In December 2012, fictional and real worlds collided as the Mayan calendar came to end, which some people predicted would set off a cataclysmic event to end life on Earth. It didn’t matter that the apocalypse never happened. “Just the fact that people were talking about the Mayan Apocalypse was reason enough for us to insert ourselves into the conversation,” said Ortiz.
Even live events, which included Comic-Con and the February’s TED conferences, aimed to draw in remote fans. Perhaps the most hands-on experience was the “The Defiance Container Village” at the South by Southwest Interactive Festival in March 2013.
Ortiz described the village as a high-end “shanty town” where three participants — “Defiance” cast member Jesse Rath, Forbes journalist Jeff Bercovici, and blogger Curt Johnson — could experience the festival with 24-hour concierge service, security 24/7, their own bathroom and shower facilities, and maid service twice a day. Johnson had earned his spot in the village after racking up 14,000 retweets in 3 days in a Klout competition to spread the word about “Defiance.”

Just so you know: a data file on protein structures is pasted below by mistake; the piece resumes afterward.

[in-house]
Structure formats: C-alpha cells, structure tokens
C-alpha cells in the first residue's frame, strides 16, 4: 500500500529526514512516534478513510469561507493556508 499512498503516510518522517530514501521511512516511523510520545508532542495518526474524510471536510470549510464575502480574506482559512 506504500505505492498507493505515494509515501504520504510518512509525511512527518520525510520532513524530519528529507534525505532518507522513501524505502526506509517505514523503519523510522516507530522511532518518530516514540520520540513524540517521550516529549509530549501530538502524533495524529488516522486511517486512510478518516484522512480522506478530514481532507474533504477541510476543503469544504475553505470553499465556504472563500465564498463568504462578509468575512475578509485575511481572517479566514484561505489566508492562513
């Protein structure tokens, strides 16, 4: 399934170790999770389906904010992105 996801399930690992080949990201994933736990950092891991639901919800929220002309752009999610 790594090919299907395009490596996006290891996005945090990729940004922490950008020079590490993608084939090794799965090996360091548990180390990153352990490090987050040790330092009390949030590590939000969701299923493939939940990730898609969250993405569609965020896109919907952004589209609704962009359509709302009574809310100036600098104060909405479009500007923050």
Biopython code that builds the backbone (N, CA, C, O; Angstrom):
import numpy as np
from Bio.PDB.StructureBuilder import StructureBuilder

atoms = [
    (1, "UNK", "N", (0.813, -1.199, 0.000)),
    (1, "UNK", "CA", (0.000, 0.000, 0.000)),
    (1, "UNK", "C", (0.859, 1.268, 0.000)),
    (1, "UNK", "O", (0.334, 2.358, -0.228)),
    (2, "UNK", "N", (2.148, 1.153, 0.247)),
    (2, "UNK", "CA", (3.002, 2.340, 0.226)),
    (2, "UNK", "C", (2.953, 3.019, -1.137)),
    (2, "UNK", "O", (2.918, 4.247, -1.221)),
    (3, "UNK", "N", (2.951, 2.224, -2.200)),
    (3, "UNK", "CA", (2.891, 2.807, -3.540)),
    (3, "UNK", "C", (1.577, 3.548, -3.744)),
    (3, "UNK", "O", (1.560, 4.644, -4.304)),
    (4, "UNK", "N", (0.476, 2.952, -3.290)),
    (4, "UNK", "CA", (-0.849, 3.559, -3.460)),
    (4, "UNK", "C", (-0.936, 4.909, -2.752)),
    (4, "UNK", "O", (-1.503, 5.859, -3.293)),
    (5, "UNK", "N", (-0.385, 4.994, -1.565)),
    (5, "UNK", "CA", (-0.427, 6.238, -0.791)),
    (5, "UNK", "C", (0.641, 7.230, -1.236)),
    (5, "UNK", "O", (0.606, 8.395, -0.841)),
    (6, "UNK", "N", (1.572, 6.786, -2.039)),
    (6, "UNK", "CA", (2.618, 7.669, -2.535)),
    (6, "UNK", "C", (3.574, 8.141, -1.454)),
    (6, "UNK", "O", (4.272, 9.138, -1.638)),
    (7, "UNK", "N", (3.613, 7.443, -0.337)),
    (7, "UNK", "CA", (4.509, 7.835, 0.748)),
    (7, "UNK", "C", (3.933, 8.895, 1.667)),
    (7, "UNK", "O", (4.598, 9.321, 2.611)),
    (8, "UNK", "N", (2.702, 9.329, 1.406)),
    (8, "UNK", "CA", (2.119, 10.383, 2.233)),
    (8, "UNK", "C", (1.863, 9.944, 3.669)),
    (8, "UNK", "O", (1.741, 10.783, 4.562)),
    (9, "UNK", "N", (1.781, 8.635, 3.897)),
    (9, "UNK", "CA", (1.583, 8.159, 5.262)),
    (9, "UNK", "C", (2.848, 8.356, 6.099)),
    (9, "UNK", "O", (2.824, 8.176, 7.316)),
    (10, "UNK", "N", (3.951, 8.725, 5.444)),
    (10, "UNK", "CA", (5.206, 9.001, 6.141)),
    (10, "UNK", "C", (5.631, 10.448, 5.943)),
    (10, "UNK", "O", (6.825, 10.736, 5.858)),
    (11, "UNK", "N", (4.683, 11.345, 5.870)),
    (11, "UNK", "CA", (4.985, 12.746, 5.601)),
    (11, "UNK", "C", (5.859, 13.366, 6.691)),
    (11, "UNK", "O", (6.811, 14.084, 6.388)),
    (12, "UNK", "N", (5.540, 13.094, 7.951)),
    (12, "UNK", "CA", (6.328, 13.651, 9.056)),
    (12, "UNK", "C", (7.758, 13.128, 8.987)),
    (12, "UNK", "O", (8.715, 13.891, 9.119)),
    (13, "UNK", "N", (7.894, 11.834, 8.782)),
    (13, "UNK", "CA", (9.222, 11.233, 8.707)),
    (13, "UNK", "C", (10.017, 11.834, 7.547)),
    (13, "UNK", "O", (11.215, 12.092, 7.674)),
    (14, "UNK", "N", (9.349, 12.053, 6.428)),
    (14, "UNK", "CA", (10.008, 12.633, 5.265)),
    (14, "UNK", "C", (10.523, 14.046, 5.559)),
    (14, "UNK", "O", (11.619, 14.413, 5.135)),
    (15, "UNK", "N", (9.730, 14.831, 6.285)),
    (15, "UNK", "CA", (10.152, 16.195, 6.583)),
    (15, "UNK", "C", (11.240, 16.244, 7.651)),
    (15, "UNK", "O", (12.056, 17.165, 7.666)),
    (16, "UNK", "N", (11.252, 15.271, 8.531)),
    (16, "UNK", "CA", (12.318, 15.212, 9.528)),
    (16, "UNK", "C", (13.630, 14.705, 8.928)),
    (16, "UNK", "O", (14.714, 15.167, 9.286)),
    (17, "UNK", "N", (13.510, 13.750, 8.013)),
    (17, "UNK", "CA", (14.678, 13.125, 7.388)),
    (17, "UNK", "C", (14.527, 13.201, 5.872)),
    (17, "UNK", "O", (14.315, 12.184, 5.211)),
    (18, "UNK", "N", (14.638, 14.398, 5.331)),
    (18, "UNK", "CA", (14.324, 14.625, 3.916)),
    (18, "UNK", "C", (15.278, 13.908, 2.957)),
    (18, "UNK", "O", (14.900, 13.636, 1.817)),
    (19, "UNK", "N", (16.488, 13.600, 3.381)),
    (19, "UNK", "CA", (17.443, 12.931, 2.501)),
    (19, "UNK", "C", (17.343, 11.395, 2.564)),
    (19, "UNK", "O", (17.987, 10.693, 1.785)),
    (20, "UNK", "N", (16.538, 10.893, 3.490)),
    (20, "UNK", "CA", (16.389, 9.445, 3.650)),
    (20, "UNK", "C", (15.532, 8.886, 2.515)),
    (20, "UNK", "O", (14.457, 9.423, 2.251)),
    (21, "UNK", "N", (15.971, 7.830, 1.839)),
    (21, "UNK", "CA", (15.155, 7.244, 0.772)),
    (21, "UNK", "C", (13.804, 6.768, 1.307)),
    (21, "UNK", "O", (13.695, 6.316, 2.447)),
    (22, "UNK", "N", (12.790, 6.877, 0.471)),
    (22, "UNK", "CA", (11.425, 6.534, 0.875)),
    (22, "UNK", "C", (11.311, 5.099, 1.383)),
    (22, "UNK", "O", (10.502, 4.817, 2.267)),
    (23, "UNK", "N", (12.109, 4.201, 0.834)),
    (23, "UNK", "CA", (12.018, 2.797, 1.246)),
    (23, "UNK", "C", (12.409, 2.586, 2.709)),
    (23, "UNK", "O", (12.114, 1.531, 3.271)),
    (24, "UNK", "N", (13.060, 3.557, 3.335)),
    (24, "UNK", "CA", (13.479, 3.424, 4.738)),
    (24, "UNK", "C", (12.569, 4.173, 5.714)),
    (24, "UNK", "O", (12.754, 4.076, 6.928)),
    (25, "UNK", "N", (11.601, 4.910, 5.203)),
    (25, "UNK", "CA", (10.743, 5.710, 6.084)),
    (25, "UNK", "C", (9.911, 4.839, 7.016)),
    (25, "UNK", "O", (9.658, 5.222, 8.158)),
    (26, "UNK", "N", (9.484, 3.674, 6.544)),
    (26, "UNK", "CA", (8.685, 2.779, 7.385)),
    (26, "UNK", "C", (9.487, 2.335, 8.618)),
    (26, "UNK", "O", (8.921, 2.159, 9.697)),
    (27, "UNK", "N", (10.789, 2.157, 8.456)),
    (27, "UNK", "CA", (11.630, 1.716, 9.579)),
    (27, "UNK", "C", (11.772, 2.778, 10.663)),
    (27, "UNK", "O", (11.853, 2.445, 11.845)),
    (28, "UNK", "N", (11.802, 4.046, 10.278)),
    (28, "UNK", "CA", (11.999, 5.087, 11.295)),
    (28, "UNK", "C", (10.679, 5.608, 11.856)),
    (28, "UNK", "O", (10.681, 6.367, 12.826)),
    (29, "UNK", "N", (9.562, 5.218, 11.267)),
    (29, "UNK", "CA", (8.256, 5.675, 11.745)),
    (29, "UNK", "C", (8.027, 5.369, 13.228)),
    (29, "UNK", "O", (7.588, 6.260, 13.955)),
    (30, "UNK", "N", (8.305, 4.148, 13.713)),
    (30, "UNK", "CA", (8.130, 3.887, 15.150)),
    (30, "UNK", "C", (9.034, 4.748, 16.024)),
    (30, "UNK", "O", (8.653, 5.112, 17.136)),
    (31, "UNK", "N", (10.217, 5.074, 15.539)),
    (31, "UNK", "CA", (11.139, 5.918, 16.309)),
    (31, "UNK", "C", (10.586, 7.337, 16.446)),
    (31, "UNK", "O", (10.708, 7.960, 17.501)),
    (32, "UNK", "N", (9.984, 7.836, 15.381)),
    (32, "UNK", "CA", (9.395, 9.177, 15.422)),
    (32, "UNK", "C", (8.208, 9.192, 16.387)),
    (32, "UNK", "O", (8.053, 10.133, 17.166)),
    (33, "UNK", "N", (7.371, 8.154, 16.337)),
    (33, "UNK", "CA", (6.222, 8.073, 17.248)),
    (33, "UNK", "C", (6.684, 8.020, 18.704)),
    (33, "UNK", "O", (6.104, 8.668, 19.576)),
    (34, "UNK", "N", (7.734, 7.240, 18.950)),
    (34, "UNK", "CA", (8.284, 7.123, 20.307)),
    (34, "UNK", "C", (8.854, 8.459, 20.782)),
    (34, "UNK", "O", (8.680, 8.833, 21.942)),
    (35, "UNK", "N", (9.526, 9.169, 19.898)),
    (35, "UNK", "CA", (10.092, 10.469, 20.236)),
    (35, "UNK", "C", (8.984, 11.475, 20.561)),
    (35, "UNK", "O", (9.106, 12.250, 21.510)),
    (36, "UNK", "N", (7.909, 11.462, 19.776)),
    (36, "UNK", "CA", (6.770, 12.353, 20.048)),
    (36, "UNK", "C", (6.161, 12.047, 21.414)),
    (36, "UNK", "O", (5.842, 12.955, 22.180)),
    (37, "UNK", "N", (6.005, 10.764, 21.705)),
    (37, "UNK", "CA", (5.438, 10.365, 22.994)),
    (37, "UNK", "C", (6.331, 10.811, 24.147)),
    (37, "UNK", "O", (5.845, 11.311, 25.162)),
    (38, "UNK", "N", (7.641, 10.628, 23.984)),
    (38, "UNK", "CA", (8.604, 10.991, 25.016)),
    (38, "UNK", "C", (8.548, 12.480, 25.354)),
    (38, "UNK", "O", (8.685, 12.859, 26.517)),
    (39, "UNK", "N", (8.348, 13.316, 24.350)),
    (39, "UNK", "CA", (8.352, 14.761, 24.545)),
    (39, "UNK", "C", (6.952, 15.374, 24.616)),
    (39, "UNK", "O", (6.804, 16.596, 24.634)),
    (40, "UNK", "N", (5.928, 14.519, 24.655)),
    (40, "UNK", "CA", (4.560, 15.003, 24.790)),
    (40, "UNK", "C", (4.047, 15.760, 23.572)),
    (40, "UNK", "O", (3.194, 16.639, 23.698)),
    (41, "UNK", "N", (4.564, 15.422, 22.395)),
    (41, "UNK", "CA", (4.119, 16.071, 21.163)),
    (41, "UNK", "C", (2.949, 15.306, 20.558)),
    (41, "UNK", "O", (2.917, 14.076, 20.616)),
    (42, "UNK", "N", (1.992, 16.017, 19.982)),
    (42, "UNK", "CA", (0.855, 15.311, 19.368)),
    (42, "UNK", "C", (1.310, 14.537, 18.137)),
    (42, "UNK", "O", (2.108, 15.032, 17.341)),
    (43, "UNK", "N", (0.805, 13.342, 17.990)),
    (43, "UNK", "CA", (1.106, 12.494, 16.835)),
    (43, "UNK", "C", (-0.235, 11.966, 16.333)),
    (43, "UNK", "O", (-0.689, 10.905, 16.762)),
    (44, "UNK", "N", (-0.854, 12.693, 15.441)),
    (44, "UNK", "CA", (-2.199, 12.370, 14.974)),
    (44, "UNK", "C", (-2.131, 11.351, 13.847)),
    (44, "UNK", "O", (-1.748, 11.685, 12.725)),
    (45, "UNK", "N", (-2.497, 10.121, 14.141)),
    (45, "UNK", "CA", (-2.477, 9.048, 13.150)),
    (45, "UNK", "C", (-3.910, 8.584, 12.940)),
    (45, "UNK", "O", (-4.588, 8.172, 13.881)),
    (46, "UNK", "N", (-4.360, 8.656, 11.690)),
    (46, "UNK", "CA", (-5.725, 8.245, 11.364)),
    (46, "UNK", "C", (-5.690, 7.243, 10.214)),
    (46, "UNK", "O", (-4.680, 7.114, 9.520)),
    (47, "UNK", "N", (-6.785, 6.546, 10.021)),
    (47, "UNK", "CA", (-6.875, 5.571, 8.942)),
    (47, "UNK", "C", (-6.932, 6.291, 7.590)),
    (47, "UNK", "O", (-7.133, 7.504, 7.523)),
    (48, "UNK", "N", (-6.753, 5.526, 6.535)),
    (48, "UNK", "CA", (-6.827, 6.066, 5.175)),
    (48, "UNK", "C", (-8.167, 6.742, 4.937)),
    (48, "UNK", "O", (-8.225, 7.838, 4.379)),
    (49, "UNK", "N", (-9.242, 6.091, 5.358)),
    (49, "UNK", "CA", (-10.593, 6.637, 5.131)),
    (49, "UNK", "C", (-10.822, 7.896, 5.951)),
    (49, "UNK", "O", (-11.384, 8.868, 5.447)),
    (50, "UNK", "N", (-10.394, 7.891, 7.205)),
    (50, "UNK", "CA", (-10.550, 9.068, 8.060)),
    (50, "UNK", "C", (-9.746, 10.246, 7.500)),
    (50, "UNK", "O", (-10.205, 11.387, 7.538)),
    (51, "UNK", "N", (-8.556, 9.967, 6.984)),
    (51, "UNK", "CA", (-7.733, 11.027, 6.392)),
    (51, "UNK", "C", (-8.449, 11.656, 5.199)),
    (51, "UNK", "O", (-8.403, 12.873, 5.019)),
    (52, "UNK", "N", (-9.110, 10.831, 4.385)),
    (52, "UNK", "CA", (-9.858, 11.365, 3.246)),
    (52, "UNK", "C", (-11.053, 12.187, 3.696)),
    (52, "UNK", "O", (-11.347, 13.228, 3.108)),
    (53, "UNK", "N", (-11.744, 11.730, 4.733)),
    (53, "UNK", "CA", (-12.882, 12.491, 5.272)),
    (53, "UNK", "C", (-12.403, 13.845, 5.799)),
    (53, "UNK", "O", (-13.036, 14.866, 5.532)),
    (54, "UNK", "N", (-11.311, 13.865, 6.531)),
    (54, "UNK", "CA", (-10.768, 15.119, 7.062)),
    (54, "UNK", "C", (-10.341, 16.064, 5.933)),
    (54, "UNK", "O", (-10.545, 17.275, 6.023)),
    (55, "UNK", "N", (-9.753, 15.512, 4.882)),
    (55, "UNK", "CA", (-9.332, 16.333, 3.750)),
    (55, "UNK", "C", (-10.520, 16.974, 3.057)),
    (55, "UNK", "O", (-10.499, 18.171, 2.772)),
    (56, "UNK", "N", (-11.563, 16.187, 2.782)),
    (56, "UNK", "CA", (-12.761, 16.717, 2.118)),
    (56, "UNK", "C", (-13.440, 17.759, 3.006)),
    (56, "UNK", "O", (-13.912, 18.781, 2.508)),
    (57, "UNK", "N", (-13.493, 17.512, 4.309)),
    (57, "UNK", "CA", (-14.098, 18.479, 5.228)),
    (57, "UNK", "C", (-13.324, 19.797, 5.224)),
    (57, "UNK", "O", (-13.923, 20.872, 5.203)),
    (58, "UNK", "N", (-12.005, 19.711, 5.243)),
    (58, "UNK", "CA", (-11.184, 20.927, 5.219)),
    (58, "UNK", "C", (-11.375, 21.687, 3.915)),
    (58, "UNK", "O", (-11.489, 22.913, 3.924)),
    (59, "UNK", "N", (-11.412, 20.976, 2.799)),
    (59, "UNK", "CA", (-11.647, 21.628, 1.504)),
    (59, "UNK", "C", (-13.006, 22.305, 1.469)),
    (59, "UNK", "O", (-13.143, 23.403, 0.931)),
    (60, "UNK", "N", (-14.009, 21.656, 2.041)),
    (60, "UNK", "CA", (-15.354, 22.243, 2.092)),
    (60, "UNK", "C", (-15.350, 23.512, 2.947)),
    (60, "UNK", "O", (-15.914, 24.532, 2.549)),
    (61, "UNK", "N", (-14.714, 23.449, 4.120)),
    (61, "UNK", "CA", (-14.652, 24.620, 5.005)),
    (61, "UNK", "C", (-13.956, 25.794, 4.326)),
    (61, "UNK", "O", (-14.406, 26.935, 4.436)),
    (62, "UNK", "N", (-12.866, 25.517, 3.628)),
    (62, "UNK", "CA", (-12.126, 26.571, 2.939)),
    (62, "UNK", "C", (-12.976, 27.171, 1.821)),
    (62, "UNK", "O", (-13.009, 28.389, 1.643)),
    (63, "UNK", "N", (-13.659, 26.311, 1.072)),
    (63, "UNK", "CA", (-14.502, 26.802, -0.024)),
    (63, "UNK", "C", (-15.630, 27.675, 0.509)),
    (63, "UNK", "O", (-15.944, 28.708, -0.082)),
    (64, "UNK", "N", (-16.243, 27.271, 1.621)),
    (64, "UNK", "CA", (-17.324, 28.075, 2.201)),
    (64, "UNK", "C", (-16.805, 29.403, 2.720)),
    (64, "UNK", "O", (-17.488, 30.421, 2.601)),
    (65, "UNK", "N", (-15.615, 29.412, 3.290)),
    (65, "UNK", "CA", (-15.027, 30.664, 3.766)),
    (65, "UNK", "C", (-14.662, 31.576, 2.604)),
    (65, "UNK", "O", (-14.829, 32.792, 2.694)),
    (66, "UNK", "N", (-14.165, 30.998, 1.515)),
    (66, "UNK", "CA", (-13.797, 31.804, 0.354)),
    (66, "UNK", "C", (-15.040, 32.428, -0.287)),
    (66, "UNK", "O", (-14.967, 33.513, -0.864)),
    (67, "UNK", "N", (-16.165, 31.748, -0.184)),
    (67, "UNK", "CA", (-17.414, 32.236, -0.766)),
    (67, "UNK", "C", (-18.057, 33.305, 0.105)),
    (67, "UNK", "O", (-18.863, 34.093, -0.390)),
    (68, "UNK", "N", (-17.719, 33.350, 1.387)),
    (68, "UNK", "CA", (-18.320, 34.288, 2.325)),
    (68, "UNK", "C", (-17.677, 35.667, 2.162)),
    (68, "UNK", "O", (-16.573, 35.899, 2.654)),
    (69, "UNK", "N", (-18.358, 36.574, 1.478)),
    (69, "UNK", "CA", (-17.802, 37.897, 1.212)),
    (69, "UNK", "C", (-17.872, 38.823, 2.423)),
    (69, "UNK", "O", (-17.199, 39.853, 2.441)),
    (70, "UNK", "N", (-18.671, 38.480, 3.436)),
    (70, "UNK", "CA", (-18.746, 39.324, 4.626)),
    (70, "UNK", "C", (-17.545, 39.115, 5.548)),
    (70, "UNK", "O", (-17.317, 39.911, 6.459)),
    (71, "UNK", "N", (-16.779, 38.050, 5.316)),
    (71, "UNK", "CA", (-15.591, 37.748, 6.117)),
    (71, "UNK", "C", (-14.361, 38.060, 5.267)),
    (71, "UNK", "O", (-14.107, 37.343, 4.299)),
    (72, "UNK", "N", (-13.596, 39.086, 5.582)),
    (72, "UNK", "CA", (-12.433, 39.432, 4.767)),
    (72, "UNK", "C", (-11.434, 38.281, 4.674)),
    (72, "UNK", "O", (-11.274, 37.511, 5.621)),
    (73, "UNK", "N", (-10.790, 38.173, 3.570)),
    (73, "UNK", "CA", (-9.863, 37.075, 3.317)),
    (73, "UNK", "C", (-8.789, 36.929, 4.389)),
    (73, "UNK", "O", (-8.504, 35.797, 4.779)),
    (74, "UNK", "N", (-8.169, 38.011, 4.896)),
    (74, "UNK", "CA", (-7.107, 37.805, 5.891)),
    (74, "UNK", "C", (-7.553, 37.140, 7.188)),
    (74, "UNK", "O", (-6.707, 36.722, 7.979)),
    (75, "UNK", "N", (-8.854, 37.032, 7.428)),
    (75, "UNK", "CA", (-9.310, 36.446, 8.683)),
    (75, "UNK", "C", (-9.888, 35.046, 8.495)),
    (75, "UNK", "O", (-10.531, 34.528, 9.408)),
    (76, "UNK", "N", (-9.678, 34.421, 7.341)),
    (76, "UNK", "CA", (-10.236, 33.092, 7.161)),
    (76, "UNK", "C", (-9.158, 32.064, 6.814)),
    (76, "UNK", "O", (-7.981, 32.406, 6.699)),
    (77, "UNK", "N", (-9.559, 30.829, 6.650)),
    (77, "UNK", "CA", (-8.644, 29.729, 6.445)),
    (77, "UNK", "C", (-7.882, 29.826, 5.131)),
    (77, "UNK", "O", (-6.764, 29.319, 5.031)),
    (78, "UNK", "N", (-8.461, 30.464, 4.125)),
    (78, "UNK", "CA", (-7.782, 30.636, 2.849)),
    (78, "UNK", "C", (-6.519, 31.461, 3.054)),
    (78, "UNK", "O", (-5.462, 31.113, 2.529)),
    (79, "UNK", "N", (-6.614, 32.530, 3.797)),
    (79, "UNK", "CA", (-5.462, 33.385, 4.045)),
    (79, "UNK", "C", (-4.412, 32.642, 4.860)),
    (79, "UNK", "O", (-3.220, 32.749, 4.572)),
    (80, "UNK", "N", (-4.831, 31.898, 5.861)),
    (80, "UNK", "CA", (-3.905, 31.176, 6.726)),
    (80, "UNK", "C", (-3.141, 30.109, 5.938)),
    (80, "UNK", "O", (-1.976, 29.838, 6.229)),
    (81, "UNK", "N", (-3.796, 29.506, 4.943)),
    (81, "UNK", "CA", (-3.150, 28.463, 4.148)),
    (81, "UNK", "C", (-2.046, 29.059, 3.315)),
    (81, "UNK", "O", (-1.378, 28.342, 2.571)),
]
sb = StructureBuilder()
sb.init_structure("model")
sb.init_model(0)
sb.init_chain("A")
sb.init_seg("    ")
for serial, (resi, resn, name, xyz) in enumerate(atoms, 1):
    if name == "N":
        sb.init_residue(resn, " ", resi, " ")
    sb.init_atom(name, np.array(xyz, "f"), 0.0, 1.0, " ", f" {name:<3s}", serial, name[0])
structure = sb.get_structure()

Other attendees could mill around the village and post what they wanted (usually bacon) on the Need/Want Social Bar to share on an interactive wall and on Twitter to compete for food from a food truck and other prizes.
Rath was one of several cast members who posted to Twitter and other networks about the upcoming series.
— Jesse Rath (@jesserath) March 15, 2013